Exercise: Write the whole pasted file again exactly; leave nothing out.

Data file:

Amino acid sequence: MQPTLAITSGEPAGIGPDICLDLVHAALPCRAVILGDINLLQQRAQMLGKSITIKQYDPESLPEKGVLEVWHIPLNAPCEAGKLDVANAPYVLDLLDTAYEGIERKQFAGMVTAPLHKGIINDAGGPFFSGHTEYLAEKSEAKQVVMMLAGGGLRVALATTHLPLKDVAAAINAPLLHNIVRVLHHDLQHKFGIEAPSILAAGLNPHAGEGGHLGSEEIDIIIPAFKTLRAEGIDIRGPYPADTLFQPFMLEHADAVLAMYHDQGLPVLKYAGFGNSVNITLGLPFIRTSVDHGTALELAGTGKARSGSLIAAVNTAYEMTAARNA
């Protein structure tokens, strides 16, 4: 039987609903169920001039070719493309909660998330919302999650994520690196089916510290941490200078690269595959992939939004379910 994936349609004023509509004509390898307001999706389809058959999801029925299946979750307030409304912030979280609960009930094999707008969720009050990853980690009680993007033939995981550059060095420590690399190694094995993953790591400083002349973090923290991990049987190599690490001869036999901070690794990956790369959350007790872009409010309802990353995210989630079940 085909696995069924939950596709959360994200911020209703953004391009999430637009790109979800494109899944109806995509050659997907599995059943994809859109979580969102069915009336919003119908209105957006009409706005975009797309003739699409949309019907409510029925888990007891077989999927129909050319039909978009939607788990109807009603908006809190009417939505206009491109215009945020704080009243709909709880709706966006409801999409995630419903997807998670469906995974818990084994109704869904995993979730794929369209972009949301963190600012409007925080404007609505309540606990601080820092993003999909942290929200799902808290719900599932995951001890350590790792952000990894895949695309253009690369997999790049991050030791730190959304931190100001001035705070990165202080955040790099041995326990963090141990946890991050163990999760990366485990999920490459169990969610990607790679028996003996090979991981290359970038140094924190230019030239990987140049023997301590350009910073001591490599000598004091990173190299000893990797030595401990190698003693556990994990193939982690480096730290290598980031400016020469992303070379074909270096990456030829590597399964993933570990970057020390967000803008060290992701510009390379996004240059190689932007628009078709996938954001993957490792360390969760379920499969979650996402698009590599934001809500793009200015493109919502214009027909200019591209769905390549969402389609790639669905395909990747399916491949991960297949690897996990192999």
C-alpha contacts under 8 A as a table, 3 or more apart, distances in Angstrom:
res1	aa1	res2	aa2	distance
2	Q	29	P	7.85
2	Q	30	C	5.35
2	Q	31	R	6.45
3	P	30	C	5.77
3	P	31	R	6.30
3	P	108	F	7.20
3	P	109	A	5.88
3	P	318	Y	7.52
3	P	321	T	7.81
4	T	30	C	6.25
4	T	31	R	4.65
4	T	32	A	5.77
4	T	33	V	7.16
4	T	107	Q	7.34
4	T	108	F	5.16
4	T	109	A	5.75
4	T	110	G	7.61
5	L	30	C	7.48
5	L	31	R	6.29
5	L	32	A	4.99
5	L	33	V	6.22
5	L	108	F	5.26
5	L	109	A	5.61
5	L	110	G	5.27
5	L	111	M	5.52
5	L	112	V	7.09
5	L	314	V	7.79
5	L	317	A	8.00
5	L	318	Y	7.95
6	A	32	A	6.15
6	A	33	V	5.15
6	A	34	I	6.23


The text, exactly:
Amino acid sequence: MQPTLAITSGEPAGIGPDICLDLVHAALPCRAVILGDINLLQQRAQMLGKSITIKQYDPESLPEKGVLEVWHIPLNAPCEAGKLDVANAPYVLDLLDTAYEGIERKQFAGMVTAPLHKGIINDAGGPFFSGHTEYLAEKSEAKQVVMMLAGGGLRVALATTHLPLKDVAAAINAPLLHNIVRVLHHDLQHKFGIEAPSILAAGLNPHAGEGGHLGSEEIDIIIPAFKTLRAEGIDIRGPYPADTLFQPFMLEHADAVLAMYHDQGLPVLKYAGFGNSVNITLGLPFIRTSVDHGTALELAGTGKARSGSLIAAVNTAYEMTAARNA
């Protein structure tokens, strides 16, 4: 039987609903169920001039070719493309909660998330919302999650994520690196089916510290941490200078690269595959992939939004379910 994936349609004023509509004509390898307001999706389809058959999801029925299946979750307030409304912030979280609960009930094999707008969720009050990853980690009680993007033939995981550059060095420590690399190694094995993953790591400083002349973090923290991990049987190599690490001869036999901070690794990956790369959350007790872009409010309802990353995210989630079940 085909696995069924939950596709959360994200911020209703953004391009999430637009790109979800494109899944109806995509050659997907599995059943994809859109979580969102069915009336919003119908209105957006009409706005975009797309003739699409949309019907409510029925888990007891077989999927129909050319039909978009939607788990109807009603908006809190009417939505206009491109215009945020704080009243709909709880709706966006409801999409995630419903997807998670469906995974818990084994109704869904995993979730794929369209972009949301963190600012409007925080404007609505309540606990601080820092993003999909942290929200799902808290719900599932995951001890350590790792952000990894895949695309253009690369997999790049991050030791730190959304931190100001001035705070990165202080955040790099041995326990963090141990946890991050163990999760990366485990999920490459169990969610990607790679028996003996090979991981290359970038140094924190230019030239990987140049023997301590350009910073001591490599000598004091990173190299000893990797030595401990190698003693556990994990193939982690480096730290290598980031400016020469992303070379074909270096990456030829590597399964993933570990970057020390967000803008060290992701510009390379996004240059190689932007628009078709996938954001993957490792360390969760379920499969979650996402698009590599934001809500793009200015493109919502214009027909200019591209769905390549969402389609790639669905395909990747399916491949991960297949690897996990192999």
C-alpha contacts under 8 A as a table, 3 or more apart, distances in Angstrom:
res1	aa1	res2	aa2	distance
2	Q	29	P	7.85
2	Q	30	C	5.35
2	Q	31	R	6.45
3	P	30	C	5.77
3	P	31	R	6.30
3	P	108	F	7.20
3	P	109	A	5.88
3	P	318	Y	7.52
3	P	321	T	7.81
4	T	30	C	6.25
4	T	31	R	4.65
4	T	32	A	5.77
4	T	33	V	7.16
4	T	107	Q	7.34
4	T	108	F	5.16
4	T	109	A	5.75
4	T	110	G	7.61
5	L	30	C	7.48
5	L	31	R	6.29
5	L	32	A	4.99
5	L	33	V	6.22
5	L	108	F	5.26
5	L	109	A	5.61
5	L	110	G	5.27
5	L	111	M	5.52
5	L	112	V	7.09
5	L	314	V	7.79
5	L	317	A	8.00
5	L	318	Y	7.95
6	A	32	A	6.15
6	A	33	V	5.15
6	A	34	I	6.23